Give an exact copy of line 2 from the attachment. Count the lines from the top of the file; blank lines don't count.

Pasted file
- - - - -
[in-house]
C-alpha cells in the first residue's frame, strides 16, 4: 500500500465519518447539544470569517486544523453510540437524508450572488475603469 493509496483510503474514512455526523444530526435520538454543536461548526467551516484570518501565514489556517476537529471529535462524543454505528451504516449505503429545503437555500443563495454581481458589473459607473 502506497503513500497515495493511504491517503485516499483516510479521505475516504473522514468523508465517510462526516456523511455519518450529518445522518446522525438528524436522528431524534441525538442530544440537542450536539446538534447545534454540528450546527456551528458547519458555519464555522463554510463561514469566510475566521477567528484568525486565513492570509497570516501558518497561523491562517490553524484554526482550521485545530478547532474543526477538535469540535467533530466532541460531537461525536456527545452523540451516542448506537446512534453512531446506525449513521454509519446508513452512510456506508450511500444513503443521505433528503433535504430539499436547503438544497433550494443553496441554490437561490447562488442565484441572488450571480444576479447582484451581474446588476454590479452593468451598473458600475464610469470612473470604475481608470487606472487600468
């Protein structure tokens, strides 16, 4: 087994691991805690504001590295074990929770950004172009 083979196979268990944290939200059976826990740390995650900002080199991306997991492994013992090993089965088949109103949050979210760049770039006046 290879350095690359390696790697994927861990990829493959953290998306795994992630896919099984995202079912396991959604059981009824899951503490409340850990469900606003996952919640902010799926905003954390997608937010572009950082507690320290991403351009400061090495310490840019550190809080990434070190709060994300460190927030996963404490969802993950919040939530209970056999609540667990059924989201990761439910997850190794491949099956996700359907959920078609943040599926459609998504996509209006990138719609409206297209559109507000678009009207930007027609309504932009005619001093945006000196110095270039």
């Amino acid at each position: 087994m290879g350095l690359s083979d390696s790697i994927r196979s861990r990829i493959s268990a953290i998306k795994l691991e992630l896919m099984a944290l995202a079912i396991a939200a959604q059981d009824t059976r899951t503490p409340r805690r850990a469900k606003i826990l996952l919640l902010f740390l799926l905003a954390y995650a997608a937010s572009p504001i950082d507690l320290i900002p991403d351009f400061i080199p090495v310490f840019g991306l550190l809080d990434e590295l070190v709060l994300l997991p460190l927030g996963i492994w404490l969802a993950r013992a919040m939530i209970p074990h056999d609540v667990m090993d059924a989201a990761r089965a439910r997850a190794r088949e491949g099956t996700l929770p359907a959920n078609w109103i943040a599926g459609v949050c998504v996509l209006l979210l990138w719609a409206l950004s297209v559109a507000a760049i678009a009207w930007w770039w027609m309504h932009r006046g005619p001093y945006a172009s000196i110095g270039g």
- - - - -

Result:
C-alpha cells in the first residue's frame, strides 16, 4: 500500500465519518447539544470569517486544523453510540437524508450572488475603469 493509496483510503474514512455526523444530526435520538454543536461548526467551516484570518501565514489556517476537529471529535462524543454505528451504516449505503429545503437555500443563495454581481458589473459607473 502506497503513500497515495493511504491517503485516499483516510479521505475516504473522514468523508465517510462526516456523511455519518450529518445522518446522525438528524436522528431524534441525538442530544440537542450536539446538534447545534454540528450546527456551528458547519458555519464555522463554510463561514469566510475566521477567528484568525486565513492570509497570516501558518497561523491562517490553524484554526482550521485545530478547532474543526477538535469540535467533530466532541460531537461525536456527545452523540451516542448506537446512534453512531446506525449513521454509519446508513452512510456506508450511500444513503443521505433528503433535504430539499436547503438544497433550494443553496441554490437561490447562488442565484441572488450571480444576479447582484451581474446588476454590479452593468451598473458600475464610469470612473470604475481608470487606472487600468